Revised process for data subject access requests: Under CCPA, California residents have the right to reach out to Parse.ly for information on the personal information we collect. We have revised our processes to support these rights.
Security and Privacy
At Parse.ly, we’ve always focused on a privacy-minded implementation of analytics. GDPR and CCPA are a welcome codification of practices our engineering teams already follow. But, we used the GDPR and CCPA to ensure all the details are covered.
One key aspect of this is system security. We made sure that the data we hold is kept in safe and secure hands, and that our security policies and software are up to date with industry standard best practices.
As for privacy, we’ve always been a privacy-first company; we’ve long had additional privacy measures, such as limiting IP Address collection and Third-Party Cookies on customer request, even before it was mandated by any privacy agency. We allow customers to control the data they send to us: a customer’s development team can send along in our tracking pixel only the minimum information necessary to do analytics properly, which makes us an attractive option already for security and privacy-conscious publishers and clients.
Our public stance on analytics and privacy can be found in a piece of writing by our Chief Technology Officer, entitled “Analytics and Privacy Without Compromise.”.
Data Protection Team
To comply with GDPR, we created a Data Protection Team which is focused on engineering improvements to our systems, processes and our products to comply with the standards required. This team’s mandate has been expanded to now include the CCPA.
This team focused on organizational changes for handling data protection issues, including compliance with consent and other requirements for how to lawfully collect personal data; improvements to systems and processes to comply with rights of individuals to access, review, correct or delete any personal data that is processed in our systems; ensuring that our own data collection privacy disclosures and data processing agreements are revised, as necessary; and, improving disaster response procedures and notification processes for responding to potential data breaches.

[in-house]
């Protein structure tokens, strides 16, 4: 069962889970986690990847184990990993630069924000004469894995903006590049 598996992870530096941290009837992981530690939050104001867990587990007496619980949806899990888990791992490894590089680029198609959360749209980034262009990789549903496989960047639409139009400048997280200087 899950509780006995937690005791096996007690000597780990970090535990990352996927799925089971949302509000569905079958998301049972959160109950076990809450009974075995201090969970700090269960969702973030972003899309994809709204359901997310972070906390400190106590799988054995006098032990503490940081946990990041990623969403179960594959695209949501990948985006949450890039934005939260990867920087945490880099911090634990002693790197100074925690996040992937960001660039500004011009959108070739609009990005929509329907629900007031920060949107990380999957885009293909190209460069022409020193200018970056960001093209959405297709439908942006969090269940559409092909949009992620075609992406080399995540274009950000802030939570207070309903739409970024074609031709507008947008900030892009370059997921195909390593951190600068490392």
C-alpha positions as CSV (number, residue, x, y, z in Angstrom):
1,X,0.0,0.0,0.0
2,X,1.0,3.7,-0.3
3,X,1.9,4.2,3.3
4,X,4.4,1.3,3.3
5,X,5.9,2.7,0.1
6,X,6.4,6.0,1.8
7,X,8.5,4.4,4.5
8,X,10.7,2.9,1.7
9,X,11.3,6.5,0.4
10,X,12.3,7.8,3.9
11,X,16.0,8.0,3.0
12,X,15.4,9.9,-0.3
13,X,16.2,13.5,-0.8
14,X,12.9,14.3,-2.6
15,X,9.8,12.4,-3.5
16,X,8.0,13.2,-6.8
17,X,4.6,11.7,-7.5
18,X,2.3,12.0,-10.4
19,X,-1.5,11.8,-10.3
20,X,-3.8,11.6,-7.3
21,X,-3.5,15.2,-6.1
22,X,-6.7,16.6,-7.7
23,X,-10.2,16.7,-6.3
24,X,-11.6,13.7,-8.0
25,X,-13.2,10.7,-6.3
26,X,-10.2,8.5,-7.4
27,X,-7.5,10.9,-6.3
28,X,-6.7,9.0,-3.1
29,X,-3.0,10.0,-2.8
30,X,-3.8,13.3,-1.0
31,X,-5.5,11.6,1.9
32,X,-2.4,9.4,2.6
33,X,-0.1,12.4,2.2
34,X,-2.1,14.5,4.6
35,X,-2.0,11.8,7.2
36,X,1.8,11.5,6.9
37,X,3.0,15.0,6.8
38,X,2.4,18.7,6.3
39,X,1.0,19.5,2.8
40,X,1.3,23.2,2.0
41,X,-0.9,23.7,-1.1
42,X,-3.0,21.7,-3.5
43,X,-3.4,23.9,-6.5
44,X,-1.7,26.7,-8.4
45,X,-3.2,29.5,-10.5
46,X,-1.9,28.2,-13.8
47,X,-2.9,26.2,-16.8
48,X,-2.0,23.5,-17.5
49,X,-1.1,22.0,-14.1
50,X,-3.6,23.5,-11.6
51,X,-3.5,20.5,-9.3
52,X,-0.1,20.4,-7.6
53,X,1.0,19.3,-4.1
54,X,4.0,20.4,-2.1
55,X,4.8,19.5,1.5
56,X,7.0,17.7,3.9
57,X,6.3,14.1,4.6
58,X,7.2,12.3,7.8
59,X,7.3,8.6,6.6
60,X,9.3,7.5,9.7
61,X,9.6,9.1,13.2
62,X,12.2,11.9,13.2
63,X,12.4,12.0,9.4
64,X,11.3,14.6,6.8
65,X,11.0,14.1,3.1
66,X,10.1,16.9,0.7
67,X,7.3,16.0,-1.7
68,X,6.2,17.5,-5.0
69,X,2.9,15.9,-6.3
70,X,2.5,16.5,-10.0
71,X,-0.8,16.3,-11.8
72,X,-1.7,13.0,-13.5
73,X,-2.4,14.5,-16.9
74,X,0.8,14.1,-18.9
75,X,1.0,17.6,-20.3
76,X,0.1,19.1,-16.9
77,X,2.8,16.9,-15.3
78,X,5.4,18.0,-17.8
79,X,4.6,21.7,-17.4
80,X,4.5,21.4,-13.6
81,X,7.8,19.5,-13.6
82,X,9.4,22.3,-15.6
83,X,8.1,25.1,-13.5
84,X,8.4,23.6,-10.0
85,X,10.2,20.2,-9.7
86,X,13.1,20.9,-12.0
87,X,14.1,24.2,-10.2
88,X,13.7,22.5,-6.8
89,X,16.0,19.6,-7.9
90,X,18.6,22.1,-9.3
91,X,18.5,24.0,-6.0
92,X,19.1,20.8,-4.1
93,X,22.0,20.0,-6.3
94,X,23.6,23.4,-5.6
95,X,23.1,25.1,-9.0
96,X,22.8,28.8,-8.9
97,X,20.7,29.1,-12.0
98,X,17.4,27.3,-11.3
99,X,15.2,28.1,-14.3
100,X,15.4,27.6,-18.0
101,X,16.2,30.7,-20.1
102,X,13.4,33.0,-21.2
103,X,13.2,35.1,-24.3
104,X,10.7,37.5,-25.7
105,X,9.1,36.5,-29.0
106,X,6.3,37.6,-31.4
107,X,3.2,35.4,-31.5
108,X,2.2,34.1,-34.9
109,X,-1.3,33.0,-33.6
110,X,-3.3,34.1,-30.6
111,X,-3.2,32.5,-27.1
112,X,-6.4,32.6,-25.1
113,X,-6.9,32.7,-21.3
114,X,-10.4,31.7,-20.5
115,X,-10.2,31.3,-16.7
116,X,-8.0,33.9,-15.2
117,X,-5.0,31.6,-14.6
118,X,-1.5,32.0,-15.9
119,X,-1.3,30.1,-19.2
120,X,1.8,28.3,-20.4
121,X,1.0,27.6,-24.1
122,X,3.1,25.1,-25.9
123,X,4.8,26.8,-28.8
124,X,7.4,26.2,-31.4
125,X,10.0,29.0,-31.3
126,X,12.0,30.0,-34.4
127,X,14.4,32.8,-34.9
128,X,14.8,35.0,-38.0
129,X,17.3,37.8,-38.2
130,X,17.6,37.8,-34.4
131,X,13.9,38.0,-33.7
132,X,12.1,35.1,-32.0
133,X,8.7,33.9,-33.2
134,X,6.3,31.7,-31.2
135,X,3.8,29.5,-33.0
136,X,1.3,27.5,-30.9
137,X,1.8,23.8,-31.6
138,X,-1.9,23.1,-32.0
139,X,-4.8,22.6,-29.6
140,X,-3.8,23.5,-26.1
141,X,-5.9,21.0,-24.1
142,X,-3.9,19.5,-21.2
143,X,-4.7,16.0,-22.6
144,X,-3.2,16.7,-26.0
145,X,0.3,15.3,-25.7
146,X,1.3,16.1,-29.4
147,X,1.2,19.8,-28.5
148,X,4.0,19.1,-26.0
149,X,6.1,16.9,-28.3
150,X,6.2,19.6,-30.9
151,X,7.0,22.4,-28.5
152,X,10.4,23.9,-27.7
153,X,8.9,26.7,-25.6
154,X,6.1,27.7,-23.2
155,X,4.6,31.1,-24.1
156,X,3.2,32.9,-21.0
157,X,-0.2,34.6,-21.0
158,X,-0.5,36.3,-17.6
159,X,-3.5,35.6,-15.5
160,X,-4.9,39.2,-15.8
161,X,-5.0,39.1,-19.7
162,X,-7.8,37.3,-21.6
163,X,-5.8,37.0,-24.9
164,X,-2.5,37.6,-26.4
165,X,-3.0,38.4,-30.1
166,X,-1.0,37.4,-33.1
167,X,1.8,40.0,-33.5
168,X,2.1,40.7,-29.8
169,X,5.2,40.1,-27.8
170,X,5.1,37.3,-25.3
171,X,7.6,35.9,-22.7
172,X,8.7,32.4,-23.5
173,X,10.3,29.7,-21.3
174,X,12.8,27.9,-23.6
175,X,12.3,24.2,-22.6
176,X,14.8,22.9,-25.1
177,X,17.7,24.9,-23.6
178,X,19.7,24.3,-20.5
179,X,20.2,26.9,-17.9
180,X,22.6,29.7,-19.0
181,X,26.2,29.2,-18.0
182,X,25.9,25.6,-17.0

Customer guidance related to CCPA and Parse.ly services
All organizations processing personal information of California residents have their own separate compliance obligations. This is true for our customers as much as it for us, and our customers must look to their own advisers to guide them through these processes.
Nonetheless, in relation to our customers’ use of our systems and services, there are several important things our customers should be doing to meet their own CCPA compliance obligations:
- Update terms of service and privacy policies: On your websites or apps, these should be updated to communicate to your own customers and other users how you are using our systems (and any other similar services). These disclosure obligations are more important than ever under the CCPA, including the important obligation to be transparent about the third parties (including us) with whom you are sharing personal information of your users, even if only in the service provider relationship.
Confirm consent requirements: As a business collecting personal information of California residents, our customers have ultimate control over the data we store and process for our customer’s monitored domains and apps. Customers need to manage their visitor/user experience to make sure they have robust privacy notices and, where necessary, implement compliant consent and opt-out experiences.
Formalize data “service provider” relationship: Our customer contracts contain appropriate provisions for the personal information we store, and balance the risks and responsibilities between our customers (the “businesses”) and us (the “service provider”). If you have an older offline contract with Parse.ly, we ask that you sign or update a contract with us incorporating terms to clearly establish our respective data processing roles, in compliance with the CCPA and other generally applicable privacy laws. This reflects our role as a “service provider” under CCPA (and a “data processor” under GDPR, if applicable), processing data on your behalf as the data “business” under CCPA (or “data controller” under GDPR, if applicable). This can typically be done with an addendum to our 2018 standard product terms.
Note on GDPR
We have information available here about Parse.ly’s compliance with the EU’s General Data Proection Regulation (GDPR), the regulation related to data privacy for the European Union.
It is often convenient to achieve legal compliance with CCPA and GDPR at the same time, since both regulations concern personal information/data of internet visitors, including disclosures, access rights, and so on.
Reach out for help
Parse.ly considers it a core operational responsibility to ensure first-party analytics is used responsibly and within the guidelines set by CCPA and other privacy frameworks.
We ask that customers reach out to their account representative if they need the direct help of our Infosec Team or our Data Protection Team.
Last updated: January 02, 2023